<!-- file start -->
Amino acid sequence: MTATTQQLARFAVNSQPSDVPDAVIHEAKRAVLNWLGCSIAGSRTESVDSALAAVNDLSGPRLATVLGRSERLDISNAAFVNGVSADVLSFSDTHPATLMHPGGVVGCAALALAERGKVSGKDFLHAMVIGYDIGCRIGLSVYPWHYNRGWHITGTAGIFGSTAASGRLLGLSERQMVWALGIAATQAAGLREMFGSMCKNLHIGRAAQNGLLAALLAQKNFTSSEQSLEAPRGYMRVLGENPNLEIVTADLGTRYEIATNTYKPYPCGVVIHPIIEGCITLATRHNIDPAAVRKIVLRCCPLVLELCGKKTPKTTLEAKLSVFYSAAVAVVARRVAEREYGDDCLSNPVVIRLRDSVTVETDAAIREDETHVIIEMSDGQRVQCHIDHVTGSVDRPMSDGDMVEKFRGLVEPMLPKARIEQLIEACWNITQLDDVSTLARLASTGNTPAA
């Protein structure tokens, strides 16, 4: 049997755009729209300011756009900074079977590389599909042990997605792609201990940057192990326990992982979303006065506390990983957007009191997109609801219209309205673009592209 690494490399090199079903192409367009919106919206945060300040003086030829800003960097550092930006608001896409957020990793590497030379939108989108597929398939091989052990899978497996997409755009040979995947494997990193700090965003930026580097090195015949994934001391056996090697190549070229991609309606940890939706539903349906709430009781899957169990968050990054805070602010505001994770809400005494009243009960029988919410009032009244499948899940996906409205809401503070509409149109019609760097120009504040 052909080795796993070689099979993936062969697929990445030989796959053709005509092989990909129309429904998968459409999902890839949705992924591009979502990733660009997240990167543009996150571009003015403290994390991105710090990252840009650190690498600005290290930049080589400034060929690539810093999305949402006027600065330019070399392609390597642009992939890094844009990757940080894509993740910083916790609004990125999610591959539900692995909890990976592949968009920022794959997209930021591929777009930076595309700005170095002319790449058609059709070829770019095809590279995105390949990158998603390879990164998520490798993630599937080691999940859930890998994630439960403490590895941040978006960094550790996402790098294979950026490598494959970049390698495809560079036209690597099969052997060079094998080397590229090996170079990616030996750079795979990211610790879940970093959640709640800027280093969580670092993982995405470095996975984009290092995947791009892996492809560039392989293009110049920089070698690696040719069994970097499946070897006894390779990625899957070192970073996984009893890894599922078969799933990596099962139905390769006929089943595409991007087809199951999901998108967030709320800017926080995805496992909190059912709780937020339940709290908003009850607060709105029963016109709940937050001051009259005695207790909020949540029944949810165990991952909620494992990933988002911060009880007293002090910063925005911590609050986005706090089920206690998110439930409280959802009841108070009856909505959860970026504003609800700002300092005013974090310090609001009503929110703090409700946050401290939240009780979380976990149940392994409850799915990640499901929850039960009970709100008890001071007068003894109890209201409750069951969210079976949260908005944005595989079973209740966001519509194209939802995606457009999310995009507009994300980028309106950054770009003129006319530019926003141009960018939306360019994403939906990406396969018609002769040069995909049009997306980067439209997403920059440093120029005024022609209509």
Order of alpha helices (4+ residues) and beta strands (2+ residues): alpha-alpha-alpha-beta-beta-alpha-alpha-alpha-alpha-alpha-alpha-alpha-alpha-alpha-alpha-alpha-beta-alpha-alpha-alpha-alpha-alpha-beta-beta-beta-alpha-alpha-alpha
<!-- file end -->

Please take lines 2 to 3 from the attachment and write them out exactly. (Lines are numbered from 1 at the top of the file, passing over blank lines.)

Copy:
């Protein structure tokens, strides 16, 4: 049997755009729209300011756009900074079977590389599909042990997605792609201990940057192990326990992982979303006065506390990983957007009191997109609801219209309205673009592209 690494490399090199079903192409367009919106919206945060300040003086030829800003960097550092930006608001896409957020990793590497030379939108989108597929398939091989052990899978497996997409755009040979995947494997990193700090965003930026580097090195015949994934001391056996090697190549070229991609309606940890939706539903349906709430009781899957169990968050990054805070602010505001994770809400005494009243009960029988919410009032009244499948899940996906409205809401503070509409149109019609760097120009504040 052909080795796993070689099979993936062969697929990445030989796959053709005509092989990909129309429904998968459409999902890839949705992924591009979502990733660009997240990167543009996150571009003015403290994390991105710090990252840009650190690498600005290290930049080589400034060929690539810093999305949402006027600065330019070399392609390597642009992939890094844009990757940080894509993740910083916790609004990125999610591959539900692995909890990976592949968009920022794959997209930021591929777009930076595309700005170095002319790449058609059709070829770019095809590279995105390949990158998603390879990164998520490798993630599937080691999940859930890998994630439960403490590895941040978006960094550790996402790098294979950026490598494959970049390698495809560079036209690597099969052997060079094998080397590229090996170079990616030996750079795979990211610790879940970093959640709640800027280093969580670092993982995405470095996975984009290092995947791009892996492809560039392989293009110049920089070698690696040719069994970097499946070897006894390779990625899957070192970073996984009893890894599922078969799933990596099962139905390769006929089943595409991007087809199951999901998108967030709320800017926080995805496992909190059912709780937020339940709290908003009850607060709105029963016109709940937050001051009259005695207790909020949540029944949810165990991952909620494992990933988002911060009880007293002090910063925005911590609050986005706090089920206690998110439930409280959802009841108070009856909505959860970026504003609800700002300092005013974090310090609001009503929110703090409700946050401290939240009780979380976990149940392994409850799915990640499901929850039960009970709100008890001071007068003894109890209201409750069951969210079976949260908005944005595989079973209740966001519509194209939802995606457009999310995009507009994300980028309106950054770009003129006319530019926003141009960018939306360019994403939906990406396969018609002769040069995909049009997306980067439209997403920059440093120029005024022609209509």
Order of alpha helices (4+ residues) and beta strands (2+ residues): alpha-alpha-alpha-beta-beta-alpha-alpha-alpha-alpha-alpha-alpha-alpha-alpha-alpha-alpha-alpha-beta-alpha-alpha-alpha-alpha-alpha-beta-beta-beta-alpha-alpha-alpha